Hand-assisted laparoscopic surgery for left sided colorectal cancer: is quality of surgery related with experience?

A. Dulskas, N. E. Samalavicius, R. K. Gupta, V. Zabulis, R. S. Samalavicius, J. Kutkauskiene, R. Escalante

Research output: Contribution to journalArticle

Abstract

Introduction: Hand-assisted laparoscopic colectomy (HALC) is an alternative technique to conventional laparoscopic surgery: it is technically easier, learning curve, and operative time is shorter. Our aim was to determine how operative and postoperative results are affected gaining the experience. Methods: A prospectively maintained database was used to identify all patients who underwent HALC for left-sided colorectal cancer by a single surgeon at the Institute of Oncology, Vilnius University, from April 2006 to December 2013. They were analyzed as two consecutive equal groups: first 100 and next 100 patients. Operative time and quality-related outcomes, including conversions, operative, and postoperative complications, length of hospital stay and reoperations were compared. Results: A total of 200 HALC were performed. There were no significant differences between the two groups in terms of age, sex, cancer stage, body mass index, operative procedures, comorbidities, prior surgical experience. Conversion rate was similar between the two groups: 3 (2.9 %) versus 3 (2.9 %), p > 0.05. Group 2 showed significantly shorter operative time: 129 ± 49.5 versus 98 ± 35.8 min, p <0.05; and length of hospital stay: 8.1 ± 4.3 versus 6.5 ± 3.2 days, p <0.05. The rate of complications was not significantly higher in group 1: 14(14 %) versus 9 (9 %), p > 0.05. Conclusions: HALC operative time and postoperative hospital stay decreased with surgeon experience. For quality-related outcomes, HALC had no learning curve.

Original languageEnglish
Pages (from-to)238-242
Number of pages5
JournalEuropean Surgery - Acta Chirurgica Austriaca
Volume47
Issue number5
DOIs
Publication statusPublished - Oct 15 2015

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Hand-Assisted Laparoscopy
Colectomy
Colorectal Neoplasms
Operative Time
Hand
Length of Stay
Learning Curve
Operative Surgical Procedures
Reoperation
Laparoscopy
Comorbidity
Body Mass Index
Databases
Neoplasms

Keywords

  • Colorectal cancer
  • Hand-assisted laparoscopic surgery
  • Laparoscopic left-sided colectomy
  • Outcomes

ASJC Scopus subject areas

  • Surgery

Cite this

Hand-assisted laparoscopic surgery for left sided colorectal cancer : is quality of surgery related with experience? / Dulskas, A.; Samalavicius, N. E.; Gupta, R. K.; Zabulis, V.; Samalavicius, R. S.; Kutkauskiene, J.; Escalante, R.

In: European Surgery - Acta Chirurgica Austriaca, Vol. 47, No. 5, 15.10.2015, p. 238-242.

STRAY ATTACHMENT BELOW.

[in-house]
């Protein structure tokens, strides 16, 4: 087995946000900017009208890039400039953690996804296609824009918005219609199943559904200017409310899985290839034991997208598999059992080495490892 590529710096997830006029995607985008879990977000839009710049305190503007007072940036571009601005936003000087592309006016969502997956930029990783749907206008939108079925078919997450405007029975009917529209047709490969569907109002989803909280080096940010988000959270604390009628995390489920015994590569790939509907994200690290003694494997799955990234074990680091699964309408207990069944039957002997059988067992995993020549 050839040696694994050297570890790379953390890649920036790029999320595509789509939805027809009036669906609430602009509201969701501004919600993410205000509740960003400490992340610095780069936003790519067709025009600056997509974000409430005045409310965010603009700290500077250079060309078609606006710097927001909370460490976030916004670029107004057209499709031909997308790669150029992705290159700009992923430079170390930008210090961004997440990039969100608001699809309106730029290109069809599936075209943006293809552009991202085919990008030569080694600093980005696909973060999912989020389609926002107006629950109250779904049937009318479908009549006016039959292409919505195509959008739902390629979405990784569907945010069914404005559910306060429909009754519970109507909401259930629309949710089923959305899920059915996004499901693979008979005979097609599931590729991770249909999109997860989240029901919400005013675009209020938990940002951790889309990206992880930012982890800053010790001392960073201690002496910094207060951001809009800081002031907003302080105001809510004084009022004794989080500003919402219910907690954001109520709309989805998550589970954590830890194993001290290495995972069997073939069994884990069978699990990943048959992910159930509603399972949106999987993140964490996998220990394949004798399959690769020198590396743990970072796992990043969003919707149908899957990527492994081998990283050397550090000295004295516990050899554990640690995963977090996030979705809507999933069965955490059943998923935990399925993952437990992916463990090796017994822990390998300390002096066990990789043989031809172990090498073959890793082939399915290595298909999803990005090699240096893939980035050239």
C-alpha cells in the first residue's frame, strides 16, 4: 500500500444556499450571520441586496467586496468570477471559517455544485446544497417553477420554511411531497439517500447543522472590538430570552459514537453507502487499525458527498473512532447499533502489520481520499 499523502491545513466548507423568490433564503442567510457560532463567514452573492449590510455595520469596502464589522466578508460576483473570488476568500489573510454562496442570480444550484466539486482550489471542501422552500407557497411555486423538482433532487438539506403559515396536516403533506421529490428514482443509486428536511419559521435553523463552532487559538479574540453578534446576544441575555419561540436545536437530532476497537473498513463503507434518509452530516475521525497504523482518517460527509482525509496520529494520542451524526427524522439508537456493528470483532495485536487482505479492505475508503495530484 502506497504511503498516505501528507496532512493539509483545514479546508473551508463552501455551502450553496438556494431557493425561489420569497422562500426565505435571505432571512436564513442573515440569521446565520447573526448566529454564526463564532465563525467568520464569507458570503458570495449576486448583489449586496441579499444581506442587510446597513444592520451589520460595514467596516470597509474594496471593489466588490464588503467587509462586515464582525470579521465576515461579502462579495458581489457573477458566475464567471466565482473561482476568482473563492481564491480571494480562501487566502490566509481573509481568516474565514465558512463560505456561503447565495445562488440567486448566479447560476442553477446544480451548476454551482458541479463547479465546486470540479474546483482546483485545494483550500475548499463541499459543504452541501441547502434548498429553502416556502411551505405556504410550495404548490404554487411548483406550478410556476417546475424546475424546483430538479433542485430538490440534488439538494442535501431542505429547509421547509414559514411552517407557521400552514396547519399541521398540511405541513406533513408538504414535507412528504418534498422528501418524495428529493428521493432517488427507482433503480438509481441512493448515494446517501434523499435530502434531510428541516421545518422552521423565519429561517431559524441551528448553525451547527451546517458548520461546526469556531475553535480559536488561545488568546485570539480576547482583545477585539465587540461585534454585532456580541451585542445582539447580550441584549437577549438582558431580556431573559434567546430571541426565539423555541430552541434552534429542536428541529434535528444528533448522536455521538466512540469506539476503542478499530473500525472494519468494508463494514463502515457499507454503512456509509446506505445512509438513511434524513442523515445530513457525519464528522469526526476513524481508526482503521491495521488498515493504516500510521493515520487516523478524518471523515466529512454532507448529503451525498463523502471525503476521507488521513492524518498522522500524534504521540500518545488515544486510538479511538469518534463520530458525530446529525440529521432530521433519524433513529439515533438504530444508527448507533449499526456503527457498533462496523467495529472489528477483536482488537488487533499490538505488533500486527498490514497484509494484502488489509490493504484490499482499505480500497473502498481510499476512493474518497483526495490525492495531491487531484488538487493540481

Research output: Contribution to journalArticle

Dulskas, A. ; Samalavicius, N. E. ; Gupta, R. K. ; Zabulis, V. ; Samalavicius, R. S. ; Kutkauskiene, J. ; Escalante, R. / Hand-assisted laparoscopic surgery for left sided colorectal cancer : is quality of surgery related with experience?. In: European Surgery - Acta Chirurgica Austriaca. 2015 ; Vol. 47, No. 5. pp. 238-242.
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abstract = "Introduction: Hand-assisted laparoscopic colectomy (HALC) is an alternative technique to conventional laparoscopic surgery: it is technically easier, learning curve, and operative time is shorter. Our aim was to determine how operative and postoperative results are affected gaining the experience. Methods: A prospectively maintained database was used to identify all patients who underwent HALC for left-sided colorectal cancer by a single surgeon at the Institute of Oncology, Vilnius University, from April 2006 to December 2013. They were analyzed as two consecutive equal groups: first 100 and next 100 patients. Operative time and quality-related outcomes, including conversions, operative, and postoperative complications, length of hospital stay and reoperations were compared. Results: A total of 200 HALC were performed. There were no significant differences between the two groups in terms of age, sex, cancer stage, body mass index, operative procedures, comorbidities, prior surgical experience. Conversion rate was similar between the two groups: 3 (2.9 {\%}) versus 3 (2.9 {\%}), p > 0.05. Group 2 showed significantly shorter operative time: 129 ± 49.5 versus 98 ± 35.8 min, p <0.05; and length of hospital stay: 8.1 ± 4.3 versus 6.5 ± 3.2 days, p <0.05. The rate of complications was not significantly higher in group 1: 14(14 {\%}) versus 9 (9 {\%}), p > 0.05. Conclusions: HALC operative time and postoperative hospital stay decreased with surgeon experience. For quality-related outcomes, HALC had no learning curve.",
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